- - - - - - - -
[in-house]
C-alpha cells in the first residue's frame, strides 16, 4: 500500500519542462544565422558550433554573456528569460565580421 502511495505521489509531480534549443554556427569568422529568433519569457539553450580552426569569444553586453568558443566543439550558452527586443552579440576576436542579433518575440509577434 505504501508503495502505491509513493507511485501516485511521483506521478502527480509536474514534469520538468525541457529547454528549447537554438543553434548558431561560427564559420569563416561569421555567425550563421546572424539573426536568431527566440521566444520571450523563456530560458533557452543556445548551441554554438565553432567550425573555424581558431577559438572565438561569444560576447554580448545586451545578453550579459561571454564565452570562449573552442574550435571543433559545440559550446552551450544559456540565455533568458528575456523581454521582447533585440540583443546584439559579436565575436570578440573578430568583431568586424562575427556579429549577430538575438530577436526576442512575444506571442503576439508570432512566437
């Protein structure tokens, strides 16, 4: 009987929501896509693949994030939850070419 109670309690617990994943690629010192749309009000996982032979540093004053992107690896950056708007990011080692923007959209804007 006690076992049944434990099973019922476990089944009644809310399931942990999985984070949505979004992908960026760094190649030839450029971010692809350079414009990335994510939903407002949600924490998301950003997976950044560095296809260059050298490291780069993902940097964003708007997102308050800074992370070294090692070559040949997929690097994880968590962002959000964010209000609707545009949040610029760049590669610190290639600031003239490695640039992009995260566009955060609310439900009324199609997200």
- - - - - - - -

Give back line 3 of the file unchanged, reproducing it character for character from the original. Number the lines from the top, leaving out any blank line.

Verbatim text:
């Protein structure tokens, strides 16, 4: 009987929501896509693949994030939850070419 109670309690617990994943690629010192749309009000996982032979540093004053992107690896950056708007990011080692923007959209804007 006690076992049944434990099973019922476990089944009644809310399931942990999985984070949505979004992908960026760094190649030839450029971010692809350079414009990335994510939903407002949600924490998301950003997976950044560095296809260059050298490291780069993902940097964003708007997102308050800074992370070294090692070559040949997929690097994880968590962002959000964010209000609707545009949040610029760049590669610190290639600031003239490695640039992009995260566009955060609310439900009324199609997200």